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WTO NEWS: 1999 PRESS RELEASES

Press/151
23 November 1999

WTO DG Moore deplores fake WTO websites: They "undermine WTO transparency"

WTO Director-General Mike Moore has severely criticized recently-created websites which mimic the WTO’s websites and create confusion among the public. He says the WTO welcomes criticism and change, but is concerned that the confusion created by the fake sites with their misleading Internet links is a disservice to the public. This could disrupt a much-needed debate by making WTO information more difficult to obtain.

This is the text of his statement:

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"I am deeply concerned about the recent appearance of anonymous websites which copy important design features of the WTO’s official websites. This causes confusion among visitors looking for genuine information from the WTO, disrupting a much-needed democratic dialogue. It’s illegal and it’s unfair to those who have a genuine case in criticizing the WTO, an organization that only functions with the authority of sovereign governments.

"By creating confusion, the fake websites are interfering with the public’s ability to obtain information from the WTO. They have copied the WTO website’s design, and they use domain names such as ‘www.gatt.org’ and page titles such as ‘World Trade Organization / GATT Home Page’ which make it difficult for visitors to realize that these are fake pages. Whereas the WTO uses the image of the official logo of the WTO Ministerial Conference as a hyperlink to the official conference website, these fake sites use it to link to anti-WTO material — further misleading web users.

"The WTO and its members uphold the rights of others to criticize and comment on WTO affairs, including the right to protest publicly. The WTO is, after all, a forum for governments to debate and negotiate trade issues, reflecting the various concerns and interests of their citizens.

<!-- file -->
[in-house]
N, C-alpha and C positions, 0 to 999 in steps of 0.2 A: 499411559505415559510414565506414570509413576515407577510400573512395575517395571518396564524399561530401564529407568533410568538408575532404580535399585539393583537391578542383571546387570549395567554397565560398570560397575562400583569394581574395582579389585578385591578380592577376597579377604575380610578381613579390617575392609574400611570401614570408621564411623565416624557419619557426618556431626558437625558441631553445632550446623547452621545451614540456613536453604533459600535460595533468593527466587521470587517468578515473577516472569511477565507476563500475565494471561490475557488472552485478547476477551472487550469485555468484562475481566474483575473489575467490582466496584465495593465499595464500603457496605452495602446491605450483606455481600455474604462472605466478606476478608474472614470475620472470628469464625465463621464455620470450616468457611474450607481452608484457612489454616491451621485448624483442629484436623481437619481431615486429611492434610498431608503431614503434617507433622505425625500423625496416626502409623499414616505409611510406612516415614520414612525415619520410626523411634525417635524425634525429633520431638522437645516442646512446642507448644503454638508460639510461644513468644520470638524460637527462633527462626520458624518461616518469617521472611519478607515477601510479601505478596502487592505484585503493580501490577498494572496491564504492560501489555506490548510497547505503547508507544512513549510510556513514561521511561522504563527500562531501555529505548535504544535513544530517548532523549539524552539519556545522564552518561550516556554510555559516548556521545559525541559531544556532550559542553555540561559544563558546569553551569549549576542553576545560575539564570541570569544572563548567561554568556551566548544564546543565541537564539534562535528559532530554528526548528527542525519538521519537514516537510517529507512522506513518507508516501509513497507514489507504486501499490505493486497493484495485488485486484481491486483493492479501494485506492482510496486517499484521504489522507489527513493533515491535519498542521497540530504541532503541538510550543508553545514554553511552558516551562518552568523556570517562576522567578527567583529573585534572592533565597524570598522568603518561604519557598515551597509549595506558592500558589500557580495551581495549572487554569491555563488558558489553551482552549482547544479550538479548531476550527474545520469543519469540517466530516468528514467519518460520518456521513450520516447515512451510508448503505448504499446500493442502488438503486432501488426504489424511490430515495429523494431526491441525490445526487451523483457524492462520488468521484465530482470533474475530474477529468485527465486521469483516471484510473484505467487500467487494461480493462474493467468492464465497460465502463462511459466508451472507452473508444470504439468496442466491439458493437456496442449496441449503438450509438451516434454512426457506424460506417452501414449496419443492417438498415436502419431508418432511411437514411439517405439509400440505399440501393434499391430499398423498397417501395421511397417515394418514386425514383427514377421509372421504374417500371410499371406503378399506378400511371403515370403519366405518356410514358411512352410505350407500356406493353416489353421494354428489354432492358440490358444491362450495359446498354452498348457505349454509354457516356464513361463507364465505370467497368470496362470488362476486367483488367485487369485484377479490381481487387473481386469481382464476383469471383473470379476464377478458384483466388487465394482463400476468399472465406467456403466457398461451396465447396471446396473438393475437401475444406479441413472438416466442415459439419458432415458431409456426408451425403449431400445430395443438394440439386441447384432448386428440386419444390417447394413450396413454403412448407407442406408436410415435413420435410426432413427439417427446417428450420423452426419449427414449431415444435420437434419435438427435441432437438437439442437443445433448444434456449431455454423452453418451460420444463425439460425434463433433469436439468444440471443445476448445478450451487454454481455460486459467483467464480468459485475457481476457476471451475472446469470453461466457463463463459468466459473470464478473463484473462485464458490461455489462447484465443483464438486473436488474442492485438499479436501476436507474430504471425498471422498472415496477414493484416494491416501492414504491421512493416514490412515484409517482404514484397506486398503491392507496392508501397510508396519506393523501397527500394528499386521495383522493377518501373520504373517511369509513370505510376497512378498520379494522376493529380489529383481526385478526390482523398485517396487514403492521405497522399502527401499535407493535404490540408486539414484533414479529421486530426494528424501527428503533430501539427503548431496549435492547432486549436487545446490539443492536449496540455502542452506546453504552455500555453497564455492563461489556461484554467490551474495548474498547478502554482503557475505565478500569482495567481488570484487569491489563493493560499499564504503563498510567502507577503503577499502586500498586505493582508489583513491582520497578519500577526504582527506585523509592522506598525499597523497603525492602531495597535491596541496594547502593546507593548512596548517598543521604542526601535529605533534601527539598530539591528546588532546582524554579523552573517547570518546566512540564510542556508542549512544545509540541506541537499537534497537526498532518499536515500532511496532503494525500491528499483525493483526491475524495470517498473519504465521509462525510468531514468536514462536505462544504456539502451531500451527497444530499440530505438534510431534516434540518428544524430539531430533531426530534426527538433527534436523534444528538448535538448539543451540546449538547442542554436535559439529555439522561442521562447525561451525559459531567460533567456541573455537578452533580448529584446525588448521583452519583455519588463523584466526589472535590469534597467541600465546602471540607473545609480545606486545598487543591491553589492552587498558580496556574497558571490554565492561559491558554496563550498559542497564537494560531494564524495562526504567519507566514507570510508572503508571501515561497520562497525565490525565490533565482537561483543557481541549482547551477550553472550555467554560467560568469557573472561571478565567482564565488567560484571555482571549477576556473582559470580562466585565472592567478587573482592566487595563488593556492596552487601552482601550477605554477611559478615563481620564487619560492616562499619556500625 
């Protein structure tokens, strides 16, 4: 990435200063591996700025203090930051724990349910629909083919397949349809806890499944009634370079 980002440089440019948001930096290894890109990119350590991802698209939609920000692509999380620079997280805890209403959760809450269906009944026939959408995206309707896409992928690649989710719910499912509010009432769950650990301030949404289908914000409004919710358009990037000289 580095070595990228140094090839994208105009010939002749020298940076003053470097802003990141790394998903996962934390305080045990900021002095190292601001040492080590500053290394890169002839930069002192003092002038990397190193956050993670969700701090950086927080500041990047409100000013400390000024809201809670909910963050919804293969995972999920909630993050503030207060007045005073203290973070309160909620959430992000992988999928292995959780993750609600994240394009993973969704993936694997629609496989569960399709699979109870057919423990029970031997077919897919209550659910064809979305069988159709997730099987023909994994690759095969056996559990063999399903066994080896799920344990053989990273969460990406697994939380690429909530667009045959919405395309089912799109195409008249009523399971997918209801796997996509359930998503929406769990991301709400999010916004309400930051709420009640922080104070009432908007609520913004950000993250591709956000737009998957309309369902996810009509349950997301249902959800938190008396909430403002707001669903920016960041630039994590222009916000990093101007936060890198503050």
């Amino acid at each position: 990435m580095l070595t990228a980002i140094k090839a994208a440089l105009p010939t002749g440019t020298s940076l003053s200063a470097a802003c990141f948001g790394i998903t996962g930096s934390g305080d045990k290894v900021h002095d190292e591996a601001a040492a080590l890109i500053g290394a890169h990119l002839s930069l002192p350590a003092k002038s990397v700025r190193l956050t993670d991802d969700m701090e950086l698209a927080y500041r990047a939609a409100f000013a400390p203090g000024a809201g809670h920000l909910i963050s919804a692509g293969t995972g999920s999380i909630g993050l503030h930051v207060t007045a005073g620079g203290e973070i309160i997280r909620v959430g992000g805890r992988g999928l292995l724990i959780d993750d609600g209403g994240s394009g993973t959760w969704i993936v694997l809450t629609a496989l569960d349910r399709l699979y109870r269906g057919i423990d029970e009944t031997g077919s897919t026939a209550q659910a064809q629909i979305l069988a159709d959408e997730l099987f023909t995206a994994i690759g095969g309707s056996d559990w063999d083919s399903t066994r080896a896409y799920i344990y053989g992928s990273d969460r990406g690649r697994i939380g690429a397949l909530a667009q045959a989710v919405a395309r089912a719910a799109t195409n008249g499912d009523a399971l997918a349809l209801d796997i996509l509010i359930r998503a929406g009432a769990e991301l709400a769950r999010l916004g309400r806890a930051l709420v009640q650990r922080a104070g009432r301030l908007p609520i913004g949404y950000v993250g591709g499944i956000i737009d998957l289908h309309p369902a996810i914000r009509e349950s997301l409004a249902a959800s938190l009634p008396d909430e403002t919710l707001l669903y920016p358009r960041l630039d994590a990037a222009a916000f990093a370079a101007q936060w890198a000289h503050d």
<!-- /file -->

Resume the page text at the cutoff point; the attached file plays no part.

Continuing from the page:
"Confusing the public is another matter. Contrary to critics’ allegations, the WTO is highly transparent. The WTO website already contains over 60,000 official documents in the three official languages (English, French and Spanish), including minutes of meetings, and some 200,000 visitors per month download the equivalent of millions of pages of documents in addition to browsing regular web pages. The vast majority of these documents are released to the public immediately and the rest are derestricted within about six months. The WTO Secretariat receives and replies to thousands of enquiries each week by telephone and email, a large number coming through the WTO website, either directly by email or via the contact telephone numbers on the website.

"Those who wish to see the WTO become more transparent should join me in deploring any action which makes it more difficult for the public to gain access to WTO information. It’s ironic that while the WTO is accused of lacking transparency, some critics who put out misleading or false information are camouflaging their identities."